'Crazy' idea leads to brain disease breakthrough

How a hunch led to a new way to grow human brain cells in the lab to investigate an array of challenging disorders.

When it comes to the brain disorders that occur with ageing – Alzheimer’s, Parkinson’s and Huntington’s diseases – there is no cure. The illnesses are debilitating and distressing for the patients and those who care for them.

As our population ages, the number of brain disorders will rise. New Zealand faces a ticking time bomb of soaring healthcare costs and personal anguish. By 2030, dementia alone is predicted to add $2.7 billion to the cost of healthcare in New Zealand. Nor do dollars adequately measure the emotional and psychological strain experienced by the patients and their loved ones.

A joint statement by the heads of the Royal Societies of the G7 nations in 2017 warned that neurodegenerative diseases in the ageing populations of the West represented a health and social challenge on the scale of AIDS and cancer. Their forecast was that by 2050, 135 million people will be living with Alzheimer’s in the G7 nations, with the economic cost in the United States alone pegged to be US$1 trillion a year.

BRNZ member Bronwen Connor, a former national representative rower turned professor of pharmacology at the Faculty of Medical and Health Sciences at the University of Auckland, has spent more than 20 years working on brain disorders.

Much of what she and other researchers know about the impact of neurodegenerative disease relies on the investigation of donated postmortem brain tissue. The Neurological Foundation Human Brain Bank at the Centre for Brain Research at the University, is the only source of human brain tissue for New Zealand researchers seeking insight into complex brain disorders. But there is a catch.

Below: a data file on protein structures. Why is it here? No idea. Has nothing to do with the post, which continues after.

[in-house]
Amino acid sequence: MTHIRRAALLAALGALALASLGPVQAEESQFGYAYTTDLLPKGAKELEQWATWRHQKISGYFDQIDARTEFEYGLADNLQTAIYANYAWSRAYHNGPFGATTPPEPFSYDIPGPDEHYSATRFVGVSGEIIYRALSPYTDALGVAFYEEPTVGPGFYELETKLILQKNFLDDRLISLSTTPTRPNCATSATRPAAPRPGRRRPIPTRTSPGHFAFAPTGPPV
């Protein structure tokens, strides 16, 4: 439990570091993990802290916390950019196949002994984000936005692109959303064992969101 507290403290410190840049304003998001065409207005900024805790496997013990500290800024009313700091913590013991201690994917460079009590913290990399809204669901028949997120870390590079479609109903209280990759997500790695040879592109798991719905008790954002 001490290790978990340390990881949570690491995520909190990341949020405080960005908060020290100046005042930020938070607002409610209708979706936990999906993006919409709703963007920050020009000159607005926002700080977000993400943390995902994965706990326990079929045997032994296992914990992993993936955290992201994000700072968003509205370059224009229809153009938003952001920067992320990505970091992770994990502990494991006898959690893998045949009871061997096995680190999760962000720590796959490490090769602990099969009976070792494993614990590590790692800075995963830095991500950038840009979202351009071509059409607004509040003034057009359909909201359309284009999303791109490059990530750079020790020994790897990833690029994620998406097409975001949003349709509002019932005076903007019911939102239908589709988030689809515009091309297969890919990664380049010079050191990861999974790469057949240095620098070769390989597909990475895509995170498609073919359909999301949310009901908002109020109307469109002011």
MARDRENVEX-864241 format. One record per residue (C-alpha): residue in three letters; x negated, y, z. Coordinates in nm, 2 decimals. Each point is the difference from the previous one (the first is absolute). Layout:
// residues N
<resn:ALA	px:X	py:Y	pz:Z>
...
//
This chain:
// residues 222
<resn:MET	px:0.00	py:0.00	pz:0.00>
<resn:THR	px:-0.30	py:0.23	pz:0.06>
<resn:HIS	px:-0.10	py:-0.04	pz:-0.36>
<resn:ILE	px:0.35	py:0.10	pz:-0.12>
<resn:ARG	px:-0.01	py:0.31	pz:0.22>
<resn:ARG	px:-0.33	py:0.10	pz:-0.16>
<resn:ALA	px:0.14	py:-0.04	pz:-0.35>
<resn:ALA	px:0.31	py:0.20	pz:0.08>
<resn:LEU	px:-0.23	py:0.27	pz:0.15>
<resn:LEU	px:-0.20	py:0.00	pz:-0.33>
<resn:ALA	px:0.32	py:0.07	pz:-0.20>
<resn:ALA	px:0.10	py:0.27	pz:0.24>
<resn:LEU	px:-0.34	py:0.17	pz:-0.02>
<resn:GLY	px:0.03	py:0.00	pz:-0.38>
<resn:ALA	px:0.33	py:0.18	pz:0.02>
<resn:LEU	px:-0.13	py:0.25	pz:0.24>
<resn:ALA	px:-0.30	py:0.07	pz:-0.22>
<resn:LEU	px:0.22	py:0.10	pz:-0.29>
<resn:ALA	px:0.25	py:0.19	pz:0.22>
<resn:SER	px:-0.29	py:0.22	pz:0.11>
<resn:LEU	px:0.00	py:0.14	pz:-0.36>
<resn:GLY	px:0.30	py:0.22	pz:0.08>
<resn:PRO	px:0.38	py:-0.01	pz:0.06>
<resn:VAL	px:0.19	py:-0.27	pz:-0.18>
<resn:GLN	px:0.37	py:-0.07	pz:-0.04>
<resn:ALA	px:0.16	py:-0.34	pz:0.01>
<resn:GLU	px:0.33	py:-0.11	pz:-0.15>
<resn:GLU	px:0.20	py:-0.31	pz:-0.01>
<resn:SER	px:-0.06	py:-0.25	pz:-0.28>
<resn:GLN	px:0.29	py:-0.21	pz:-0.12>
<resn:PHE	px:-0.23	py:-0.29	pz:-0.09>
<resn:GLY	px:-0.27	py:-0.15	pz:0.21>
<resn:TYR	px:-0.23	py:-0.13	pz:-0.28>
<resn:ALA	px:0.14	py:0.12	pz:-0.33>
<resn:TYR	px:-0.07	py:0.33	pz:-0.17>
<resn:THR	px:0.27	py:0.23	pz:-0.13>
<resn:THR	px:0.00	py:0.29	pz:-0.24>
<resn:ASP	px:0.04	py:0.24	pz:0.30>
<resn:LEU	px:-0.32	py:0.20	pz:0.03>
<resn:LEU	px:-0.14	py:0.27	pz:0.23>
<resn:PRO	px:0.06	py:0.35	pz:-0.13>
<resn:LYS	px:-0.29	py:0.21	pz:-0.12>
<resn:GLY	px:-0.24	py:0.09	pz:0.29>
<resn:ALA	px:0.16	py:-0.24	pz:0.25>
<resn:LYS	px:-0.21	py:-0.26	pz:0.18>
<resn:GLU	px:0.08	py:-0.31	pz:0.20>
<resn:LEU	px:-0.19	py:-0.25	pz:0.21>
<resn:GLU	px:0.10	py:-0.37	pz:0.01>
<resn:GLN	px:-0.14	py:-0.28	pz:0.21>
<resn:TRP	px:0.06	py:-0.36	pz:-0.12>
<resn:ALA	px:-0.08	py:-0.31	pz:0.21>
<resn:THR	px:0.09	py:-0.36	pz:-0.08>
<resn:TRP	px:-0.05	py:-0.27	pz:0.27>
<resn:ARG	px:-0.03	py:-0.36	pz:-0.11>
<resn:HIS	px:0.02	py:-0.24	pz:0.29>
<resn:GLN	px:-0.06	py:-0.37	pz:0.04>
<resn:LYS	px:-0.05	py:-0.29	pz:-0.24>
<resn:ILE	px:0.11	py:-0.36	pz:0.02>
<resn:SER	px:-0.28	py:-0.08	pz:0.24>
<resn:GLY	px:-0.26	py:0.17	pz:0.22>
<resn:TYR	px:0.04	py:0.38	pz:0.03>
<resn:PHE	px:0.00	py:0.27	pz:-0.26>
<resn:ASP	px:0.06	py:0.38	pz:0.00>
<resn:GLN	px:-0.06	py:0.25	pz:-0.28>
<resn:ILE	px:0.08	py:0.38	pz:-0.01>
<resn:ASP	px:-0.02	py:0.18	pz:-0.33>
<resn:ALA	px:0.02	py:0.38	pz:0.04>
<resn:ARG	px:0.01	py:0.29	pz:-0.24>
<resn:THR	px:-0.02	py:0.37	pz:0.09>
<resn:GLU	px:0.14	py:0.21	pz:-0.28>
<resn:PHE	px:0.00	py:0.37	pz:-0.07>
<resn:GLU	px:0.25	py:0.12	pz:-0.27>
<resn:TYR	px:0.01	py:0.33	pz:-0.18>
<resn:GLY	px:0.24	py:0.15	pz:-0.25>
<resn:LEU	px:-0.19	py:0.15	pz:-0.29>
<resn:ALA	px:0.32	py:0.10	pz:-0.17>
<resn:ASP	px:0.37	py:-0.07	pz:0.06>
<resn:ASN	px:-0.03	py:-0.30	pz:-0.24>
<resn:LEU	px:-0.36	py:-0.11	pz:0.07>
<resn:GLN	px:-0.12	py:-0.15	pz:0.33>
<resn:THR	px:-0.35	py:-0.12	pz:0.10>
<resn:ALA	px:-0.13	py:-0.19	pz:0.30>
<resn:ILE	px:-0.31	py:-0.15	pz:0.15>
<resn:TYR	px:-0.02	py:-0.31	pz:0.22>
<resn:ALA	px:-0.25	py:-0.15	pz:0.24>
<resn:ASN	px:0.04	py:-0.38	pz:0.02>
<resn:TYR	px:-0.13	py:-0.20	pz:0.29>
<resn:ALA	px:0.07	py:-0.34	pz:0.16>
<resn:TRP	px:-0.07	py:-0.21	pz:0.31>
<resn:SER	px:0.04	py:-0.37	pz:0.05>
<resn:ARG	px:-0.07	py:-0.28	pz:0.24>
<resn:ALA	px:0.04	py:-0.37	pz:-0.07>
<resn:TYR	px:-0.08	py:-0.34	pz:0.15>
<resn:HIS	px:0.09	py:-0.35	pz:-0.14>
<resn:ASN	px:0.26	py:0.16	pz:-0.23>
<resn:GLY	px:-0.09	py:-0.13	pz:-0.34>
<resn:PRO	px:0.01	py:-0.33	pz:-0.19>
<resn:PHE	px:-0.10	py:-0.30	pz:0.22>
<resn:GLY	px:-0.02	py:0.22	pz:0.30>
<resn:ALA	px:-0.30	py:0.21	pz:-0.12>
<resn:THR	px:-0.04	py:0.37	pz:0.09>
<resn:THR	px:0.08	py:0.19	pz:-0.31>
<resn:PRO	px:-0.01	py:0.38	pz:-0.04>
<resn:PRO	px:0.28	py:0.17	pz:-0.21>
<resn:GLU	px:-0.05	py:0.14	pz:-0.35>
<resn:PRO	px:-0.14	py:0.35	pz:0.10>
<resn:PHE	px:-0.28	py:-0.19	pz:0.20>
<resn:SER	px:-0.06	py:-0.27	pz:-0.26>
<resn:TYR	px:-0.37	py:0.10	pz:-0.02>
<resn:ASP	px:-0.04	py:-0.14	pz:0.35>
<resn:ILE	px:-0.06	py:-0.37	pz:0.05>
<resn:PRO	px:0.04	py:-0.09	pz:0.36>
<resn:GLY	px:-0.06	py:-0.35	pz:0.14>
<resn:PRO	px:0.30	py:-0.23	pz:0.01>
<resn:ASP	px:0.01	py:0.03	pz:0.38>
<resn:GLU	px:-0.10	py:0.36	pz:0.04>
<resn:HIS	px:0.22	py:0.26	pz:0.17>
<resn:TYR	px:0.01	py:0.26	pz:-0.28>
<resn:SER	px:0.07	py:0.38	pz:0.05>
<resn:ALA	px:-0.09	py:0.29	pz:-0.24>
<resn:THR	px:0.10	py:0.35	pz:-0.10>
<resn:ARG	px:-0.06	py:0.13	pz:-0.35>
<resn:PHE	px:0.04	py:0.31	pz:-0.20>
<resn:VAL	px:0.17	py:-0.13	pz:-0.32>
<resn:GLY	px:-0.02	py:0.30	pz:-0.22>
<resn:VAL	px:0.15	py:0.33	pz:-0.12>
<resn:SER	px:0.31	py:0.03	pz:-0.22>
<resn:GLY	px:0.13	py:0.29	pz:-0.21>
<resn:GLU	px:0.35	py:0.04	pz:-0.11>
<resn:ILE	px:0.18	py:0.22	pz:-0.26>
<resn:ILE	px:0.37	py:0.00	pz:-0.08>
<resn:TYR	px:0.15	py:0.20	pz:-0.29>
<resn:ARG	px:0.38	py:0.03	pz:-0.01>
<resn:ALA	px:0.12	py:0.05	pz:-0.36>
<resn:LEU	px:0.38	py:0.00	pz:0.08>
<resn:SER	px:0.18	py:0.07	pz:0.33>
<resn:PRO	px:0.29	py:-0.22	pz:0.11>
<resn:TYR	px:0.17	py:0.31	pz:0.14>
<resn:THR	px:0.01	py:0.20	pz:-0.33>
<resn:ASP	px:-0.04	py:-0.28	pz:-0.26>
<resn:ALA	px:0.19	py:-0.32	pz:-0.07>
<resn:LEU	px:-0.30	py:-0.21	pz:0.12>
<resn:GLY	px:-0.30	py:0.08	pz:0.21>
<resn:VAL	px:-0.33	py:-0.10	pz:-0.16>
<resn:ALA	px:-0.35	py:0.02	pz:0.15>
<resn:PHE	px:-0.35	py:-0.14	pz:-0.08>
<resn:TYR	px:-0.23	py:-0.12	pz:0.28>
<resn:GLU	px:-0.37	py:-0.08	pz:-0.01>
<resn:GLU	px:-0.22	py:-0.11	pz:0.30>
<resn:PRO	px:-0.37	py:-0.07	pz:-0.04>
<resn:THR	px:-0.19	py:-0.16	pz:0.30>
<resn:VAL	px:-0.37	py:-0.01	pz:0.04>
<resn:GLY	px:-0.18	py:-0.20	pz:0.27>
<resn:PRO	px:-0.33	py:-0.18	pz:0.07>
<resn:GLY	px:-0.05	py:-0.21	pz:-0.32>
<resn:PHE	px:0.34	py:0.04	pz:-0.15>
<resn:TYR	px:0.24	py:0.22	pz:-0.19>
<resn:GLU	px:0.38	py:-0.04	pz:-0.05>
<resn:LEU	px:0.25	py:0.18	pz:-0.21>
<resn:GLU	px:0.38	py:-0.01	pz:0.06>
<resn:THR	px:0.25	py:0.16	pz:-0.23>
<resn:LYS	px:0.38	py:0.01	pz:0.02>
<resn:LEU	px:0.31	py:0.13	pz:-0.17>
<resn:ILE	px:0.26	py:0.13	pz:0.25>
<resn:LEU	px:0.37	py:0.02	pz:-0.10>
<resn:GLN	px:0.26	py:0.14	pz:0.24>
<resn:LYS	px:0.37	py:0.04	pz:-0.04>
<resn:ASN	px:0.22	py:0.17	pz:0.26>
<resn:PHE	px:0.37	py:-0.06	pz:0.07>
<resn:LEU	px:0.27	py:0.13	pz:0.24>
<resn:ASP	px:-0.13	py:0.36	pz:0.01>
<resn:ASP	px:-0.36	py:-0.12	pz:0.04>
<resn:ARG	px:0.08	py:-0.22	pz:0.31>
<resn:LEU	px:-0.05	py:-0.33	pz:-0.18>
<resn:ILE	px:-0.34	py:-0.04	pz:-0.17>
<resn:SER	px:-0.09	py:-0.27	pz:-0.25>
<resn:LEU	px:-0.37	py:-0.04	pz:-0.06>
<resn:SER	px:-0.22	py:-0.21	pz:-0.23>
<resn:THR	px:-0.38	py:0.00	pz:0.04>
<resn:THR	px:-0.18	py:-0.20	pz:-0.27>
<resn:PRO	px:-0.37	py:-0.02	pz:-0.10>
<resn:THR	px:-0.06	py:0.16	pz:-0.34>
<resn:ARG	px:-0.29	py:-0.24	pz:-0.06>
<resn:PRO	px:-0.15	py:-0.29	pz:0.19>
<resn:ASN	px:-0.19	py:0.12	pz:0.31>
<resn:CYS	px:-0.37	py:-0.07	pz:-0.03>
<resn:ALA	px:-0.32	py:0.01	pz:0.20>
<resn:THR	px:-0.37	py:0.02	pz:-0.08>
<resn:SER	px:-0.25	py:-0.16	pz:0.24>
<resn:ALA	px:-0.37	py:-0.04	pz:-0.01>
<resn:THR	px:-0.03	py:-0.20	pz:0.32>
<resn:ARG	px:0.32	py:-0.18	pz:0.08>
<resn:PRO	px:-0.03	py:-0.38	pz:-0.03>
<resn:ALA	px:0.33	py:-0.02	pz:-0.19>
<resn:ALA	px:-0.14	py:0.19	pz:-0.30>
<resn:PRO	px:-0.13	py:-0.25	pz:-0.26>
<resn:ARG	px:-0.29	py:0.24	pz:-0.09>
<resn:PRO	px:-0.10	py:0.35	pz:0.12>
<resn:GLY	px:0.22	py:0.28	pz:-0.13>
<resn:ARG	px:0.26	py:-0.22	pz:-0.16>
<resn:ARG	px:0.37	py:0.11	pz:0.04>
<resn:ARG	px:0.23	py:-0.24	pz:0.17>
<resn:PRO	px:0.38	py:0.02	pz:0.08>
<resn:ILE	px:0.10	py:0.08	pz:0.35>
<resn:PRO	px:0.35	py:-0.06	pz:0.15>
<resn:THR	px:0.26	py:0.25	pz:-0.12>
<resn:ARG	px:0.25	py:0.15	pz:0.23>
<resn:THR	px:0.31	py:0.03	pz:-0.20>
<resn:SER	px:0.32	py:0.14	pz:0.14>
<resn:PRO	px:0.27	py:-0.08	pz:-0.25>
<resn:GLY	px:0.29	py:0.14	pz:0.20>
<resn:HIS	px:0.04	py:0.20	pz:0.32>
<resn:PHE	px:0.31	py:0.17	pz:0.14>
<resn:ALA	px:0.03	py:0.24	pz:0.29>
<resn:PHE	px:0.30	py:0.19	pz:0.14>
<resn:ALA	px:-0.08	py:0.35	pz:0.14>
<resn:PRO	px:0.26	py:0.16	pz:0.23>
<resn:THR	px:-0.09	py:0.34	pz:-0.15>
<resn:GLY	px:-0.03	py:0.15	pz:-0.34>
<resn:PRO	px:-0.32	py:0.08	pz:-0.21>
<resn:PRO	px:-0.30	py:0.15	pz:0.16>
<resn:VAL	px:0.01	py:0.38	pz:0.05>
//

Proper story

“No matter what the disease is, the donated tissue tends to be in the later stages of disease. So you’re looking at the cells that remain. They might not be giving you the proper story. You can't see the process of disease because it's just a snapshot in time,” Bronwen says.

What Bronwen wanted was a real game-changer: a way for researchers to investigate how neurodegenerative disorders affect brain cells, from the earliest warning signs to the onset of symptoms as the disorders slowly destroy the brain.

If donated postmortem brain tissue offered a snapshot into the disorders, she wanted the real time video of these disorders destroying a human brain. She also wanted a better way to test drugs that might slow the destruction or soften the symptoms. Put simply, she wanted researchers to have a way to trial drug therapies directly on human brain cells.

She needed a better way to develop drugs because the present system does not work that well. The best estimate is that between 10 and 15 percent of new drug treatments make it to successful stage three human clinical trials. In other words up to 90 percent of potential new drugs, once thought promising, fail.

One reason is that new drugs are trialled on animal models. Rat and mice brains offer valuable insight, but can only take researchers so far. What might work in a mouse, does not necessarily work in a person. Laboratory animals are bred to be genetically similar, so as a model to test disease they do not reflect the diversity and complexity of issues experienced by people with neurodegenerative disorders. Clinicians say that if six people are diagnosed with Parkinson’s, each will have a unique set of symptoms and issues.

Bronwen likes to call her game changer, the ‘crazy’ idea: why don’t we figure out how to re-programme adult skin cells to become precursor neuron cells?